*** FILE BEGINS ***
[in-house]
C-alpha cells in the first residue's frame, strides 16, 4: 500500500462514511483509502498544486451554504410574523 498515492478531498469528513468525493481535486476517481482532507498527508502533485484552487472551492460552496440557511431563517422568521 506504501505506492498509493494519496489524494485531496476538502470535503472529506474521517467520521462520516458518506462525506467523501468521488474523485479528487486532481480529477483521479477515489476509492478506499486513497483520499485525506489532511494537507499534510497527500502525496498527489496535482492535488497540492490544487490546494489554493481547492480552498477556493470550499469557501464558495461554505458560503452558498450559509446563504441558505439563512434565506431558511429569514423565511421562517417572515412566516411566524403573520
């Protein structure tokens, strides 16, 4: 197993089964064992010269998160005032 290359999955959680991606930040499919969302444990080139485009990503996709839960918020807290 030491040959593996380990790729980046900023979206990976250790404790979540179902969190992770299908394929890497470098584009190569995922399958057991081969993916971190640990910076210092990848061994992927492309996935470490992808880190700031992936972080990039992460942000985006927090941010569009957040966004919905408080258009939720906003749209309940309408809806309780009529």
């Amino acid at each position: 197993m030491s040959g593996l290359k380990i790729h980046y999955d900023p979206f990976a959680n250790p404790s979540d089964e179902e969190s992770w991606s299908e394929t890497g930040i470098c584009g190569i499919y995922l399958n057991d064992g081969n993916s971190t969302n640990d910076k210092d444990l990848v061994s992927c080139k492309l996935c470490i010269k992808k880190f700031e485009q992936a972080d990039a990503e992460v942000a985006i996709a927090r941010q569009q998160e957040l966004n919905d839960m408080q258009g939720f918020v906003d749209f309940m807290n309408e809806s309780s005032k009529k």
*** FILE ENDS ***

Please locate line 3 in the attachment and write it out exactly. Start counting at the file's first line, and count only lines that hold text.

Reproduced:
């Protein structure tokens, strides 16, 4: 197993089964064992010269998160005032 290359999955959680991606930040499919969302444990080139485009990503996709839960918020807290 030491040959593996380990790729980046900023979206990976250790404790979540179902969190992770299908394929890497470098584009190569995922399958057991081969993916971190640990910076210092990848061994992927492309996935470490992808880190700031992936972080990039992460942000985006927090941010569009957040966004919905408080258009939720906003749209309940309408809806309780009529």